April is designated Month of the Military Child – a time to honor and recognize the sacrifices and accomplishments of more than 1.6 million children whose parent(s) serve in the United States military.
Like service members, military children come from many different backgrounds and have varying experiences growing up in the shadow of their parents. Ethan Flower is one example.
Flower, 22, of Jacksonville, North Carolina, reflected on his time being raised in a military home. The stepson of Sgt. Maj. Timothy Ferraro, senior leader at the Signal Leader Development College, Flower was elementary-age when his mother married Ferraro. Now he is days away from receiving his college degree and largely has the Army to thank. Underscoring some of the many benefits offered in the military, Ferraro was able to transfer his GI Bill benefits to Flower, leaving him debt-free.
Q: How long have you been a “military child?”
A: I was seven years old when my parents got married, so it’s been about 15 years since then.
Q: To the best of your recollection, how many places have you lived?
A: I believe the family moved approximately six or seven times in that span of time, both domestically and internationally.
Q: What has been your favorite duty station and why?
A: I really enjoyed the time our family has spent in Augusta, Georgia. My father was stationed there multiple times, and out of all of the places we lived, Augusta made the biggest impact on me as an individual.
Q: How would you say growing up in the military has shaped you into the person you are today?
A: Growing up surrounded by the military and not staying anchored to one single place has forced me to learn how to better adapt to whatever environment I am in. To be successful, one must be prepared to do what they must, whether that be in their hometown or 4,000 miles away in an unfamiliar place.
Q: What are some challenges you had to face being a military child?
A: It can feel like the military child lifestyle can set you apart from everybody else, especially when you’re a child in a non-military area. You don’t have the same opportunities to form close personal bonds with people that you do if you are not a military child, and from an early age, you have to somewhat be OK with regularly losing your friends and having to make new ones. Then the process repeats itself.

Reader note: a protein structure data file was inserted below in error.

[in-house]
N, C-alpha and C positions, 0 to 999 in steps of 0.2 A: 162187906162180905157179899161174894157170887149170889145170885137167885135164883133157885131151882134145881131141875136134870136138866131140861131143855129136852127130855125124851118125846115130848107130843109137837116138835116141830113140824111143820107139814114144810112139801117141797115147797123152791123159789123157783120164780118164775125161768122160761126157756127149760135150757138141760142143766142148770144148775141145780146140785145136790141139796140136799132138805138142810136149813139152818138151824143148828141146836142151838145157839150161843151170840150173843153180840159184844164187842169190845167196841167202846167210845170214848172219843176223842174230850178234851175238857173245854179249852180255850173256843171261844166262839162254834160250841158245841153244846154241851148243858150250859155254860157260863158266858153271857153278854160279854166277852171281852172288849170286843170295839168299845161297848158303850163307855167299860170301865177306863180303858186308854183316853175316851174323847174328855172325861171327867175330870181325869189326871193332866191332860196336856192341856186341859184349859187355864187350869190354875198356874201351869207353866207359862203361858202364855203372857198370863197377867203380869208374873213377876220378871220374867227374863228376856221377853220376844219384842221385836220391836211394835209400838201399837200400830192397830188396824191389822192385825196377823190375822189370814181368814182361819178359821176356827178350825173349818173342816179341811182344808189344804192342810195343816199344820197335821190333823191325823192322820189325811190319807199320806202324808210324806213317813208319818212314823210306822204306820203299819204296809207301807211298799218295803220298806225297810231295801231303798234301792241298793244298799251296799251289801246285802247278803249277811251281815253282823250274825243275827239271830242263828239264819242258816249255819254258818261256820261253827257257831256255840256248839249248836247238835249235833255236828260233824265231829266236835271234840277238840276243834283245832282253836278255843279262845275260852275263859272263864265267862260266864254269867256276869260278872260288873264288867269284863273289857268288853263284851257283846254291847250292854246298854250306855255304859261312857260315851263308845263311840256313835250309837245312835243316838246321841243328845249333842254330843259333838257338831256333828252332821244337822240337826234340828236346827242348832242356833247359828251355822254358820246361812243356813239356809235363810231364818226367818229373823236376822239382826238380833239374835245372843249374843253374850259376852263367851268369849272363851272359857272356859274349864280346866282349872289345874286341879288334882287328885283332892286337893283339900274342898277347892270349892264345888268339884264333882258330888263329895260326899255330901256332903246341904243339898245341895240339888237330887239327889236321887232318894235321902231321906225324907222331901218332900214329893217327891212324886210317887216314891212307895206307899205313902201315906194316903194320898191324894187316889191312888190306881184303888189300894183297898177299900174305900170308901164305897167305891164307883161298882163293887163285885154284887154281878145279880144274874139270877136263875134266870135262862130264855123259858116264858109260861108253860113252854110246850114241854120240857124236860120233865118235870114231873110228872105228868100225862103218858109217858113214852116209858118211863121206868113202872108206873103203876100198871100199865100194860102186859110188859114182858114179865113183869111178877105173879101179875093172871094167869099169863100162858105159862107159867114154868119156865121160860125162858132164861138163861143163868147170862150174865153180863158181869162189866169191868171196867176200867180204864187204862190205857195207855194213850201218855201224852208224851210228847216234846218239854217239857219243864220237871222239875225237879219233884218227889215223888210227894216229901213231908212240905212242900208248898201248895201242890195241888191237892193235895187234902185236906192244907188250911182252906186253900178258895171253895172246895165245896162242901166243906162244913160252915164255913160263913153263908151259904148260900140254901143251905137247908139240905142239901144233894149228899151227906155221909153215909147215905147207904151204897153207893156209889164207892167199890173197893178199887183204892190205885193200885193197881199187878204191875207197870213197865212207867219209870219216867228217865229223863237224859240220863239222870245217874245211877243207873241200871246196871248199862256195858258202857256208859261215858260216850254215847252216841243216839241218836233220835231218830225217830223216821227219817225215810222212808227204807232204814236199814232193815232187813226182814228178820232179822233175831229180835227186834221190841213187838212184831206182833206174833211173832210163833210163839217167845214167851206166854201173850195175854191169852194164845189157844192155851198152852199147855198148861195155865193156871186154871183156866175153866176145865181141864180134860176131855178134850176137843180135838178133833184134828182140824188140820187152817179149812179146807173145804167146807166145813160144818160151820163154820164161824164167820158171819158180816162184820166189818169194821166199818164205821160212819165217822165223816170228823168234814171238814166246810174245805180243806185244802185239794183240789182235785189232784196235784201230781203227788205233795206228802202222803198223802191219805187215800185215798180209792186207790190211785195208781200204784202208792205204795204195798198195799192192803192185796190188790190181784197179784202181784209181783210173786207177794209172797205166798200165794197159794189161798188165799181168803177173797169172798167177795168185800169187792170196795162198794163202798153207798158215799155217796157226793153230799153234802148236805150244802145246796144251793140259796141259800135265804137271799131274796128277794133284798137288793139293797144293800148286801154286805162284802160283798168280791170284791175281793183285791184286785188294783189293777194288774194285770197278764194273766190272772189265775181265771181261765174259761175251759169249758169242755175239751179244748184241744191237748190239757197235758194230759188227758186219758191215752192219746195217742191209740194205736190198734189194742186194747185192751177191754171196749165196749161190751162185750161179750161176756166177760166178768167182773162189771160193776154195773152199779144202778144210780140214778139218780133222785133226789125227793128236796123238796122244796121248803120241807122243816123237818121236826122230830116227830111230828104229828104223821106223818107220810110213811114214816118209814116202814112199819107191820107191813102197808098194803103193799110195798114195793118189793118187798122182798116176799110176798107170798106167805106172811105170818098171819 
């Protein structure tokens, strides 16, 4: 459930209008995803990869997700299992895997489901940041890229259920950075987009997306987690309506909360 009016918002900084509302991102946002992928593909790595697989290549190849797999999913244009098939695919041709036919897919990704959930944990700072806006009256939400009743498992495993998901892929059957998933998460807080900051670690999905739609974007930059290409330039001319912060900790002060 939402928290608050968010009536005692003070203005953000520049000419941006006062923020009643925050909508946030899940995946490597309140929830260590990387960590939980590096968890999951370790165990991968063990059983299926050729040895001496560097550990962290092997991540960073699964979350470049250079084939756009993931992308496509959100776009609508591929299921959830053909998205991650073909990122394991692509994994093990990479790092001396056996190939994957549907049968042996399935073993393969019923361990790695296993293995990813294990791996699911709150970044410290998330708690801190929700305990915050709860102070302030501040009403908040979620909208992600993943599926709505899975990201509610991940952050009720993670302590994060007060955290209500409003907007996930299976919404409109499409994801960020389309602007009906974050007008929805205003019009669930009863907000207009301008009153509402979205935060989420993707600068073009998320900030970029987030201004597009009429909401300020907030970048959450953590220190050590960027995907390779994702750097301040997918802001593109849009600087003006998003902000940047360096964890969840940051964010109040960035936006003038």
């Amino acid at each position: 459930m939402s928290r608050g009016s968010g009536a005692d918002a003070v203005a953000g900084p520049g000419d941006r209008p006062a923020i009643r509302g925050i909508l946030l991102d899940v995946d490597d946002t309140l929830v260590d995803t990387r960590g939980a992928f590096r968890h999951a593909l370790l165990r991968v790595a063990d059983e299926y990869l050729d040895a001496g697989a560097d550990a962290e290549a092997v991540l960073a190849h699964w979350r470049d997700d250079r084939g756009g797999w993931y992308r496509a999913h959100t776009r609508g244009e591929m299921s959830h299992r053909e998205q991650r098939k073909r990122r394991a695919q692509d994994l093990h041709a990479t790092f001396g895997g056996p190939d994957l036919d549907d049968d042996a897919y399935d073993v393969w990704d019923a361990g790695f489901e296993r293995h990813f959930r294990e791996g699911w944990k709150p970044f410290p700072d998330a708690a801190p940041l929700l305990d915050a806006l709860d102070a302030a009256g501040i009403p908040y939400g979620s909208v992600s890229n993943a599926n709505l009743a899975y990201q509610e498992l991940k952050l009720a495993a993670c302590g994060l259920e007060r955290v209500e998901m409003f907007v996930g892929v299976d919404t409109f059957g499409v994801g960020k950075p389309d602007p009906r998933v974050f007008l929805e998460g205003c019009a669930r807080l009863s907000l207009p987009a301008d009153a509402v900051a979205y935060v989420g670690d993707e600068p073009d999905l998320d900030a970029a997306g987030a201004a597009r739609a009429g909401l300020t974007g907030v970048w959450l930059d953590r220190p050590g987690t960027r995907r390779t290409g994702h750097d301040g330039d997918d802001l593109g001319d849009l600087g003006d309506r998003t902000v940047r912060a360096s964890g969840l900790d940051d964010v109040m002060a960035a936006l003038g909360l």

Q: What opportunities have you had as a military child that your non-military friends have not?
A: I think that having all the opportunities to travel and experience other cultures that one gets as a military kid are totally worth the social drawbacks. Getting to travel through Europe, for example.
Q: What degree will you have when you graduate from college next month?
A: Bachelor’s degree in community and regional planning with a minor in political science and certificate in geographic information systems (GIS), from East Carolina University in North Carolina.
Q: How does it feel knowing that you will graduate from college debt-free?
A: It feels amazing knowing that I don’t have to start my life off drowning in student debt. I’ve been extremely fortunate to have received this level of support from my father, and the assistance has been a blessing going through university.
Q: Anything else you’d like to add?
A: My situation was slightly different than most, as my time as a military child didn’t start until I was slightly older than most. But what remains true, regardless of time, is that military children need to develop a good set of coping skills as they continue to move around. Being involved with the military involves a certain degree of loss of autonomy, and it is better to accept that and adjust than to let it negatively affect you and your future.